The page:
Accordingly, I want to raise concerns with you that I originally raised with the FDA in an oversight letter on June 27, 2019, regarding the FDA’s foreign drug inspection program. Unbeknownst to many consumers, according to recent news reports and a GAO report highlighting safety and quality concerns at foreign drug manufacturing facilities, 80 percent of Active Pharmaceutical Ingredients (API) are produced abroad, the majority in China and India; however, the FDA only inspected one in five registered human drug manufacturing facilities abroad last year.
Under the Administration’s Action Plan, it would draft a Notice of Proposed Rulemaking (“NPRM”) that would address, in part, the implementation of section 804(b)-(h) in the Federal Food, Drug, and Cosmetic Act (Act). The Act allows for drug importation as long as certain conditions are met including drug quality, record-keeping, testing, and protections against counterfeiting. The Action Plan notes the “NPRM would list those requirements and invite proposals as to how those conditions would be met by a demonstration project.” The NPRM would also allow manufacturers of FDA-approved drugs to import versions of those drugs sold in foreign countries into the United States. However, it is not clear how track-and-trace would apply to such products, potentially exacerbating manufacturing quality concerns.
Since my June 2019 letter to the FDA, I have learned that the FDA does not track in its databases whether a foreign inspection was subject to an announced or unannounced visit. Further, I have learned that the FDA generally does not perform unannounced visits of drug manufacturing facilities in foreign countries but does perform unannounced visits at facilities based in the United States. Should the Action Plan be put into effect, the administration must require more foreign inspections generally and unannounced inspections specifically, particularly compared to previous administrations.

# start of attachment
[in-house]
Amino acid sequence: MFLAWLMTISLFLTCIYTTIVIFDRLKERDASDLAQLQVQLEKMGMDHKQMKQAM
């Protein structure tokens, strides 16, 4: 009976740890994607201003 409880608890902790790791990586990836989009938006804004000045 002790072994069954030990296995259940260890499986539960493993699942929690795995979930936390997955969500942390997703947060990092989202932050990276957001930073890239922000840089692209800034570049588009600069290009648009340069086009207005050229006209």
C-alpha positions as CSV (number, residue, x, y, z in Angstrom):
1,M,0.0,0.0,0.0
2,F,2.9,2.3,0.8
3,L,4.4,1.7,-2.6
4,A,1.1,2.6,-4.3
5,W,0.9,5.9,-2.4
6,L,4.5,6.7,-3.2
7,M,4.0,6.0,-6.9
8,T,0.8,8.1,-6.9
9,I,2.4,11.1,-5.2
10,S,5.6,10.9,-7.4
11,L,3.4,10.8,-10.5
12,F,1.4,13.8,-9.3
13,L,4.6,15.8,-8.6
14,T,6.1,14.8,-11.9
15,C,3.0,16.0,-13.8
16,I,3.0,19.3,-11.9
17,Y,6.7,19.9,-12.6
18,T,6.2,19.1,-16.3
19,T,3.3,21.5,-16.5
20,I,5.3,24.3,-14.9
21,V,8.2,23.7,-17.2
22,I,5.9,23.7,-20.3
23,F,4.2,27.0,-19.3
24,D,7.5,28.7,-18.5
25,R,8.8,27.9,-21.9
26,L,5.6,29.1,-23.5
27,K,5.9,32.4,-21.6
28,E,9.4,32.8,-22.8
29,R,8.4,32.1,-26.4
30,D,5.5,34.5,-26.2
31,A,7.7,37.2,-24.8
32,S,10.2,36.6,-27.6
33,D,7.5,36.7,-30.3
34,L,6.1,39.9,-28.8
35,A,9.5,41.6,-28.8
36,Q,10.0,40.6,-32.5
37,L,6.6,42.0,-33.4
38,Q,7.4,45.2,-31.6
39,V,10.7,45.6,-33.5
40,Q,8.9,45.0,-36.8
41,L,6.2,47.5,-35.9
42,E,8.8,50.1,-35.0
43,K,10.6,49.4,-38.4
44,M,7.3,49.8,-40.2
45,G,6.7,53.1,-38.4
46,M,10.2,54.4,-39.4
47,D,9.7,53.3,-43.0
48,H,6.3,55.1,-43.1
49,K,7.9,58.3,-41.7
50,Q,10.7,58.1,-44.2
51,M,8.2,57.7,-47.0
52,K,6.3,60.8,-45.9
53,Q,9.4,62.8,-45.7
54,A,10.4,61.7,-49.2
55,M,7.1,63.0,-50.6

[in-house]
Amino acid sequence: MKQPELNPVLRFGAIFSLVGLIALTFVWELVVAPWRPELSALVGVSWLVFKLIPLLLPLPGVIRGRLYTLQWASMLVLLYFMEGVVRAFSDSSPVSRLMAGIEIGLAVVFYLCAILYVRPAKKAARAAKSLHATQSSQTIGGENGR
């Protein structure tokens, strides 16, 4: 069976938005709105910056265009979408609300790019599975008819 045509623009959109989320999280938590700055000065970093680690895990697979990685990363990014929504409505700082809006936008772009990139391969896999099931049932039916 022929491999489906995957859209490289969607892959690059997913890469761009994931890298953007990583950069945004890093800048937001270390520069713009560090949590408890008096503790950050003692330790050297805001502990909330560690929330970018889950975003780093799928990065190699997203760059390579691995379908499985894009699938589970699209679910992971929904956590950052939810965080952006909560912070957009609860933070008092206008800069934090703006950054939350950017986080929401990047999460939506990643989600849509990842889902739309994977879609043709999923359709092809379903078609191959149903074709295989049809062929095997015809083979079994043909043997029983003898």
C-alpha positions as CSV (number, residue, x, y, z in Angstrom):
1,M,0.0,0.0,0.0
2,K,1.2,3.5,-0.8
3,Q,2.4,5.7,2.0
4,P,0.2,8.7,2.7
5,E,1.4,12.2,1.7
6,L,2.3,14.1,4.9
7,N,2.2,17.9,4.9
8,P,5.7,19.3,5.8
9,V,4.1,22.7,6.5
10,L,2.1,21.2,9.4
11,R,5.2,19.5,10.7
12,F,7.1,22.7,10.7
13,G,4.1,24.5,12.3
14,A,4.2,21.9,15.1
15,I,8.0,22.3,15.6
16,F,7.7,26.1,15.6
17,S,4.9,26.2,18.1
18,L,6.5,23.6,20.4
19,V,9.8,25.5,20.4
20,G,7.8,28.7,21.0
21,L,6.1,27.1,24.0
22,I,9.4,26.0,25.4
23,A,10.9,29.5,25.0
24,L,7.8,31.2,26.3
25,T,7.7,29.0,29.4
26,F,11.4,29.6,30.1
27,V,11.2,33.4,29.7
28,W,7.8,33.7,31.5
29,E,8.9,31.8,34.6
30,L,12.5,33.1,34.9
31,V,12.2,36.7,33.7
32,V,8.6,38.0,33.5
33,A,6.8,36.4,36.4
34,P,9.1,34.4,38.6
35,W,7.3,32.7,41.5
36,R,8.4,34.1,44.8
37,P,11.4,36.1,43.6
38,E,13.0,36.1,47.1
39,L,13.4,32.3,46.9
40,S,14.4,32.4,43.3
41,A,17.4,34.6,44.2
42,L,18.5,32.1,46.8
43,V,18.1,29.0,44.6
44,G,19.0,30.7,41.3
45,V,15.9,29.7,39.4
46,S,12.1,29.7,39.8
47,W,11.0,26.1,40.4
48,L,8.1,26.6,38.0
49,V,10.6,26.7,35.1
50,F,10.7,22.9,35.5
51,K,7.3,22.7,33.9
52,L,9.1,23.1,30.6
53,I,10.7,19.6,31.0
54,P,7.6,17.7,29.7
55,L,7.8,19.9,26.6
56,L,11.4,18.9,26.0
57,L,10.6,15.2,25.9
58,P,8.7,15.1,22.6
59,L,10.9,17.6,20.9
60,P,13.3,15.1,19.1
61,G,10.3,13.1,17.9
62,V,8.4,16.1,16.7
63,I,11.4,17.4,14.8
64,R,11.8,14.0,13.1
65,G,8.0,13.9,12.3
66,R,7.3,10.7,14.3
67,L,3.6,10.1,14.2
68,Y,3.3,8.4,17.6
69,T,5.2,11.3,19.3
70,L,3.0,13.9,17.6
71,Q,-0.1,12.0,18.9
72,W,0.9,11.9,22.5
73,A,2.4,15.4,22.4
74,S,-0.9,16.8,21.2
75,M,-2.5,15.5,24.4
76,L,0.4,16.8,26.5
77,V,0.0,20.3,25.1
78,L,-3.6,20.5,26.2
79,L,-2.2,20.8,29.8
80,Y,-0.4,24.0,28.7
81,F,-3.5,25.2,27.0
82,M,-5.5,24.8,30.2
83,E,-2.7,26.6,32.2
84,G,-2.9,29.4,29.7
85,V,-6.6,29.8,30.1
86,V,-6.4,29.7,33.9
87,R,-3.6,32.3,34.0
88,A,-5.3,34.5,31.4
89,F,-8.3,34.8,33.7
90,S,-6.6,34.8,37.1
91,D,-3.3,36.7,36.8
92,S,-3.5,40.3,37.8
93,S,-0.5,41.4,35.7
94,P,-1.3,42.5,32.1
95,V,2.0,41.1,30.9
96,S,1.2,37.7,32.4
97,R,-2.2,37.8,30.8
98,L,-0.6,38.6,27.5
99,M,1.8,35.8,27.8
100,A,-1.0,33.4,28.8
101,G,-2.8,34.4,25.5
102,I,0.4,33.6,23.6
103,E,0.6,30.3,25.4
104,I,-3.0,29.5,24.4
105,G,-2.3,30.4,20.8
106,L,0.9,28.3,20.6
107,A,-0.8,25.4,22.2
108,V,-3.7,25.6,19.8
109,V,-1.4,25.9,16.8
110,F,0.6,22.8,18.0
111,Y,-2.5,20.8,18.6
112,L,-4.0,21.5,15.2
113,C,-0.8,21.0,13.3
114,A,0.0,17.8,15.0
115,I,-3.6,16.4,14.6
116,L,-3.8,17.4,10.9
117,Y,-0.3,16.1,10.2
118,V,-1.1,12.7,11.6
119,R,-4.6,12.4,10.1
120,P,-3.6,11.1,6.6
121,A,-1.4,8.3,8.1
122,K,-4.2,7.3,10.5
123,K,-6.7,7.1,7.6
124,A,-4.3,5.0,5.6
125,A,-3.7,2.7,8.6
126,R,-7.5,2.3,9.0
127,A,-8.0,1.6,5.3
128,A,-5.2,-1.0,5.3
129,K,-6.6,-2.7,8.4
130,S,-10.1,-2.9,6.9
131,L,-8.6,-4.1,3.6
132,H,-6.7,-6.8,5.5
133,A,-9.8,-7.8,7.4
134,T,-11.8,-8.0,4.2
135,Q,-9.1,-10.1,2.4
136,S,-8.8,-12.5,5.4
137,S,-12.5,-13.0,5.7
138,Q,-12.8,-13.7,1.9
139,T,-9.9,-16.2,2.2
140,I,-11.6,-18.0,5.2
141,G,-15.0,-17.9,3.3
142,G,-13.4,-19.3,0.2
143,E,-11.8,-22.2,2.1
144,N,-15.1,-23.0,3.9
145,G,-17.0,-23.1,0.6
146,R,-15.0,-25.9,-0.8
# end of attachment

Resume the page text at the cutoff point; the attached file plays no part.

For example, in 2013 the FDA created a pilot program in India that eliminated advanced notice and instead used short notice or unannounced visits. The pilot program also arranged for FDA inspectors’ travel to be arranged through the U.S. embassies instead of through FDA offices or manufacturer-arranged travel plans to provide more secrecy in the lead-up to inspections. According to reports, the new inspection regime “exposed widespread malfeasance” that had otherwise been hidden because of the advanced warning system. Among the findings, the inspections found bird infestations, missing samples, and fake laboratories, all of which negatively impact drug quality and safety. Under the pilot program, the FDA issued a 60 percent increase in “Official Action Indicated” findings. In 2015, the pilot program was shut down without explanation.
It is unclear why the Obama administration shut the pilot program down in light of its apparent success. However, because of its reported successes, I strongly encourage the administration’s demonstration projects to include unannounced inspections in foreign manufacturing facilities to determine whether they meet the required API and drug quality and safety standards to include sufficient record-keeping, testing, and protections against counterfeiting.